Jay Z’s Tidal: Can Music’s Celebrity 1% Save Its Other 99%?


Yesterday, during the star-studded press conference announcing the relaunch of music streaming service Tidal, I was reminded of a figure cited by world-renowned economist Paul Krugman less than two weeks ago. On a panel about the future of music’s celebrity economy, alongside Win and Will Butler of Arcade Fire, Krugman noted that the bulk of music industry revenue is increasingly going to the kinds of artists who can fill arenas. And as of yesterday, it’s the superstars at the highest echelons of that list — your Beyoncés, your Coldplays, your Kanyes — who want to save the music industry for everyone.

Instead of making something from scratch, Jay Z purchased — for $56 million — a publicly traded Swedish tech company called Aspiro, which operated the modest Tidal service until recently. Already the relaunched Tidal has been met with skepticism, not least because yesterday’s event was a little bit of mess. “What is this thing?” viewers were left wondering — and rightfully so. We watched Tidal co-owners — Alicia Keys, Arcade Fire’s Win Butler and Regine Chassagne, Beyoncé, Daft Punk, Jack White, Jason Aldean, J. Cole, Jay Z, Kanye West, Deadmau5, Madonna, Nicki Minaj, Rihanna, Usher, plus Calvin Harris and Chris Martin (who Skyped in) — each sign a declaration of independence while Radiohead’s “National Anthem” played.

Despite this whole thing being Jay Z’s idea, Keys gave an awkward speech about the main goal of Tidal being to “preserve music’s importance in our lives.” She quoted Nietzsche and Jimi Hendrix. No one talked about payment plans, let alone payout plans. They just let all the shiny famous people be shiny and famous on a stage together for likely the first and last time ever. The word “EXCLUSIVE” was practically beamed into our brains. (So far, the Tidal “exclusives” consist of Daft Punk’s 2006 film Electroma, Kanye’s previously released “Only One” video, Alicia Keys concert footage, and curated playlists from Bey, Deadmau5, and more.)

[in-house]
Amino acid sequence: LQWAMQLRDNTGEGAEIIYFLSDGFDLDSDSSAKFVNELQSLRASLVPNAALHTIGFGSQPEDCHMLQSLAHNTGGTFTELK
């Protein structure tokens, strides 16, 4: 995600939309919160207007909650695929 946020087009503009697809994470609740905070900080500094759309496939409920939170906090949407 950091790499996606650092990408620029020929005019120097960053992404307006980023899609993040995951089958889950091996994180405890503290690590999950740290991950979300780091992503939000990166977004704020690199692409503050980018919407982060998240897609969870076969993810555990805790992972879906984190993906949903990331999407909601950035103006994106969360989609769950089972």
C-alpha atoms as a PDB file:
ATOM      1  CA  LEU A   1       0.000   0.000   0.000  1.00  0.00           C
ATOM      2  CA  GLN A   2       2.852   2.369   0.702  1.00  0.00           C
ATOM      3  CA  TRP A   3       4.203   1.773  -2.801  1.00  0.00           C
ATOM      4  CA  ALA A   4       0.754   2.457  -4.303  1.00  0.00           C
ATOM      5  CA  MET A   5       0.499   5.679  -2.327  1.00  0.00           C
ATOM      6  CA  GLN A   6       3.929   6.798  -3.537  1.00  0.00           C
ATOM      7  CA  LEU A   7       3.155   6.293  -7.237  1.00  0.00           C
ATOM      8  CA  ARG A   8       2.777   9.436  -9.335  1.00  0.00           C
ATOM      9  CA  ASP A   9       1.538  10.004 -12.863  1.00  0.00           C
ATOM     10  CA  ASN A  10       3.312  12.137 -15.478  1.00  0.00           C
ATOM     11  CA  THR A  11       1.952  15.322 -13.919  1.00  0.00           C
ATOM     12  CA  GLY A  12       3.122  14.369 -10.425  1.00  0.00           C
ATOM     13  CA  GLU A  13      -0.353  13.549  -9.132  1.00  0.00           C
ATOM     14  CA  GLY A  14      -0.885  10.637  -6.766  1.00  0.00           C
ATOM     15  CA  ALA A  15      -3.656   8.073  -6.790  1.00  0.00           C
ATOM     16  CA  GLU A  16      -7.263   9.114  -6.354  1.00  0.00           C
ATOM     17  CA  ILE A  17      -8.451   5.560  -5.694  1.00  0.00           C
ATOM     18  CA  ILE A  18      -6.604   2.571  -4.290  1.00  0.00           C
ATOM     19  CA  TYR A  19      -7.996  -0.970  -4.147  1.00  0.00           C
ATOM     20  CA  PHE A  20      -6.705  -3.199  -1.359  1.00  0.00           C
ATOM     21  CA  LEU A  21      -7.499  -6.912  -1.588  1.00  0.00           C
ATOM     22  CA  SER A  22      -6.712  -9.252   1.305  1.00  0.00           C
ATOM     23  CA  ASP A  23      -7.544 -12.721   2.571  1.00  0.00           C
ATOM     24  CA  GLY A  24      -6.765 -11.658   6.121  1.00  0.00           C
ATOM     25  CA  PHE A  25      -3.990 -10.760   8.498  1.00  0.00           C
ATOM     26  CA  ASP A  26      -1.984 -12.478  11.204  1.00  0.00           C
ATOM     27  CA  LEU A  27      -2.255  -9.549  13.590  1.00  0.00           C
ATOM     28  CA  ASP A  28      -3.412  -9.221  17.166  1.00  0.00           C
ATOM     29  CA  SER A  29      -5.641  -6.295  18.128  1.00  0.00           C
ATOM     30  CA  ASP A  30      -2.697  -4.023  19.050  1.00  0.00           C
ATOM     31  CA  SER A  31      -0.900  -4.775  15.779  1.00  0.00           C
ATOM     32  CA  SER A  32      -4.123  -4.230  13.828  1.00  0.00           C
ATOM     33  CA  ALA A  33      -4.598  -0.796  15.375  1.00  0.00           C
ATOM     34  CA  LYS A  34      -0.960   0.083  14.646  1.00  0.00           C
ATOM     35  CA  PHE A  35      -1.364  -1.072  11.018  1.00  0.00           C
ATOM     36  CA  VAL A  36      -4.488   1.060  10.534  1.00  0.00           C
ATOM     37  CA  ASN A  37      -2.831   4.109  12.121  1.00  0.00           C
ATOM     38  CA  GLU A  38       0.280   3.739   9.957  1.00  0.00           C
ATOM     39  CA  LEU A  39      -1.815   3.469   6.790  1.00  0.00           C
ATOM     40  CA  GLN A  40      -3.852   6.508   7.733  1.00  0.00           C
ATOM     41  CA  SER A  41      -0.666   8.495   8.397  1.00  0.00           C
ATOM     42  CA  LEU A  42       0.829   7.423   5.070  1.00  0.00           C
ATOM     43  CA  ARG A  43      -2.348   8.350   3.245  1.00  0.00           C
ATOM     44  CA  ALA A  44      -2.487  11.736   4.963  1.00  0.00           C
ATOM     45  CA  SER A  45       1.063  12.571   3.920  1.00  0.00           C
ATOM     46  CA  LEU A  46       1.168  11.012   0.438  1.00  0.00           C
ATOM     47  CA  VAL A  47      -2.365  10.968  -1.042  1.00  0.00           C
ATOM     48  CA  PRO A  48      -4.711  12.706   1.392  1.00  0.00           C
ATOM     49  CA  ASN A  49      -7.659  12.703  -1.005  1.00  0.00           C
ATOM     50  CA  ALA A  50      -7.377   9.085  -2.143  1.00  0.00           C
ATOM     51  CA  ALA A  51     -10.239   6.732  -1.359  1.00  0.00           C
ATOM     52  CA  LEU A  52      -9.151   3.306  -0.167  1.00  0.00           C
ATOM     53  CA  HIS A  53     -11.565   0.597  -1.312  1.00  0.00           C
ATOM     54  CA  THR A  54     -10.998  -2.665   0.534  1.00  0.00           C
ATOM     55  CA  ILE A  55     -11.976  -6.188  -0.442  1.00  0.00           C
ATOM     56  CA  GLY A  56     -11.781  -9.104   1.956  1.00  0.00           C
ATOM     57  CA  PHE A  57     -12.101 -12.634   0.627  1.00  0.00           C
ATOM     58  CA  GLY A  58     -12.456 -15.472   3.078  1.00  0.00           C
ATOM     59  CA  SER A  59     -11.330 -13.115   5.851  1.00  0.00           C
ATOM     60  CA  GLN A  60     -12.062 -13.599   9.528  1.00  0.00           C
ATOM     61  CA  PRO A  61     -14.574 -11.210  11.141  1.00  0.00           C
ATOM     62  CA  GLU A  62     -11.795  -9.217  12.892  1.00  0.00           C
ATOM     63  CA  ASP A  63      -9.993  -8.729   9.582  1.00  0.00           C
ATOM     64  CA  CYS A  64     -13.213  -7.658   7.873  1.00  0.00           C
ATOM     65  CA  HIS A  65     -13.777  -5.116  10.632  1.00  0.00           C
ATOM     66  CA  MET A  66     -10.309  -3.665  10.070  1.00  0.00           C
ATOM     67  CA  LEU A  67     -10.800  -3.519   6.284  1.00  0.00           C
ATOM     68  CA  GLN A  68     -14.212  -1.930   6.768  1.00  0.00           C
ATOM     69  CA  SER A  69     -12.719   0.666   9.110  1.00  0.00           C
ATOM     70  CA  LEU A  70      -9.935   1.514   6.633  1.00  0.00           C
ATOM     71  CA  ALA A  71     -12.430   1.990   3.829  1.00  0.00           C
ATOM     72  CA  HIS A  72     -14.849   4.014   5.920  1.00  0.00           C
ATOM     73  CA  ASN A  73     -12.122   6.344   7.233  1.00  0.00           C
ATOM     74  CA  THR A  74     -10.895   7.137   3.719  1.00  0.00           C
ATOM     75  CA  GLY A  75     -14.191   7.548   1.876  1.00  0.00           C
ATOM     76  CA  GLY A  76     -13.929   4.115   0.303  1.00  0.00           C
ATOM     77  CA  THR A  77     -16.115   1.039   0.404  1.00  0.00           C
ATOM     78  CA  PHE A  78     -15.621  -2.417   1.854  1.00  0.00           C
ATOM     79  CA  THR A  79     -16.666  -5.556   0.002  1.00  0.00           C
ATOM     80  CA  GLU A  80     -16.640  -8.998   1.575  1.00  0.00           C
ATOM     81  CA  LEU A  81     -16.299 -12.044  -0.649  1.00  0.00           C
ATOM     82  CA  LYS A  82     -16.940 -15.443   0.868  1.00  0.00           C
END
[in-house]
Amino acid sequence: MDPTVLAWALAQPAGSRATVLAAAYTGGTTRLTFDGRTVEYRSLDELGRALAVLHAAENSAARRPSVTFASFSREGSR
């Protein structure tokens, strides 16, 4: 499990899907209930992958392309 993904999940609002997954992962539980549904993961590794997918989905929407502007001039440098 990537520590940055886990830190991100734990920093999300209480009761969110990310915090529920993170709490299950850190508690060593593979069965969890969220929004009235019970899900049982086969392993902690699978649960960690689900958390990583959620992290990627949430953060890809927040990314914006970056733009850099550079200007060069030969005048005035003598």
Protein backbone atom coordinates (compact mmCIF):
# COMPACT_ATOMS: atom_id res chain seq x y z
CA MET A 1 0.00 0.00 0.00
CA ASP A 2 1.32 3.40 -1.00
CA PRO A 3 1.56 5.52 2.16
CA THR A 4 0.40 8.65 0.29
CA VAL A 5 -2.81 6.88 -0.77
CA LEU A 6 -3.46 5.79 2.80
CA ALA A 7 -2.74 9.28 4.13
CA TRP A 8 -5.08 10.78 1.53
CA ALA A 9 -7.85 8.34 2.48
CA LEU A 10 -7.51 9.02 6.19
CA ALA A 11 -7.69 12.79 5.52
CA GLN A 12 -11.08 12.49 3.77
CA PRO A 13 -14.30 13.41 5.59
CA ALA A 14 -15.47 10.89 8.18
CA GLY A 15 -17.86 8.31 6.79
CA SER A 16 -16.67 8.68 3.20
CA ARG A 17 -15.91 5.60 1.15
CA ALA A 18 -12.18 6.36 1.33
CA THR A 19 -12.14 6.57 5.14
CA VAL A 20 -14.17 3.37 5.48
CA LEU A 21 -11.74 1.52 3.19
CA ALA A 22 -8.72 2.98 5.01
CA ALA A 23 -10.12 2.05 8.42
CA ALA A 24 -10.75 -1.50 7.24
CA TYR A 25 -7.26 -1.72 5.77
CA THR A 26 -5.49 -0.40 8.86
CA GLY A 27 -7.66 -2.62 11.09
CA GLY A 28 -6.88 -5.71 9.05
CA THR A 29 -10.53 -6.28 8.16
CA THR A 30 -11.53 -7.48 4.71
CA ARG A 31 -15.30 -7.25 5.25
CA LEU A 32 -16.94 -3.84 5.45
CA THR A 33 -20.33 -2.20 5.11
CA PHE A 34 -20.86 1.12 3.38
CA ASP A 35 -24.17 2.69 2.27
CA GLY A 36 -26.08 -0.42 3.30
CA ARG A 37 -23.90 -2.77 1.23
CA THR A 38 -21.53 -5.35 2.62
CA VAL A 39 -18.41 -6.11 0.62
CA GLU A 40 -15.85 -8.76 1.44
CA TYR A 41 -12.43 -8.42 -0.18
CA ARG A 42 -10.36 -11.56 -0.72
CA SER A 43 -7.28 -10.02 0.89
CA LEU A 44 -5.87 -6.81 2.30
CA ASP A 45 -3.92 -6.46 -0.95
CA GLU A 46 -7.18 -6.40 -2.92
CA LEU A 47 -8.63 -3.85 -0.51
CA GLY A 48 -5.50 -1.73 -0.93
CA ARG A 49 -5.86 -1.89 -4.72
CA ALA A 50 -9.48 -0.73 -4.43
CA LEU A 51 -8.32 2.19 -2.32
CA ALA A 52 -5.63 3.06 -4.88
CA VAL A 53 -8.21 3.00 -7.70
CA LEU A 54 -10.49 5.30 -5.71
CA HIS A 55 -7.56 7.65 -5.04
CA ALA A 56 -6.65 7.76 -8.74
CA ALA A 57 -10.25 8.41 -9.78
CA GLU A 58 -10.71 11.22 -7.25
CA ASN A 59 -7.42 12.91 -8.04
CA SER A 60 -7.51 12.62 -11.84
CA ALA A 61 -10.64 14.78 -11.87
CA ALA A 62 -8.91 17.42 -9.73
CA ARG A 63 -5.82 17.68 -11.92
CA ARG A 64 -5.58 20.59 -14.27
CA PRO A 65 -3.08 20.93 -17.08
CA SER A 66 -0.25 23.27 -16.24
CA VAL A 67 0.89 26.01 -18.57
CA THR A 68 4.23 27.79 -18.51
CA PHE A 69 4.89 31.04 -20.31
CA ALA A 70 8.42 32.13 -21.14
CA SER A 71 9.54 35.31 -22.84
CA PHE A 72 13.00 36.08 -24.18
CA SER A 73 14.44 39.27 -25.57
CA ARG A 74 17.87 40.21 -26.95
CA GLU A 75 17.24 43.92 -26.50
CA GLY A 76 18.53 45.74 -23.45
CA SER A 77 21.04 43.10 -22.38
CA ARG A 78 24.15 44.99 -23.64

The idea of a luxury brand an artist-owned streaming music service is not a bad idea. With increasing frequency, artists including Taylor Swift, The Black Keys, and Eric Church have taken their music off Spotify and other streaming services, due to the low royalty rates they receive. Songwriters and producers are in an even worse spot, as Aloe Blacc noted in a Wired op-ed last year. “Avicii’s release ‘Wake Me Up!’, that I co-wrote and sing … was the most streamed song in Spotify history and the 13th most played song on Pandora since its release in 2013, with more than 168 million streams in the US,” Blacc wrote. “And yet, that yielded only $12,359 in Pandora domestic royalties — which were then split among three songwriters and our publisher.”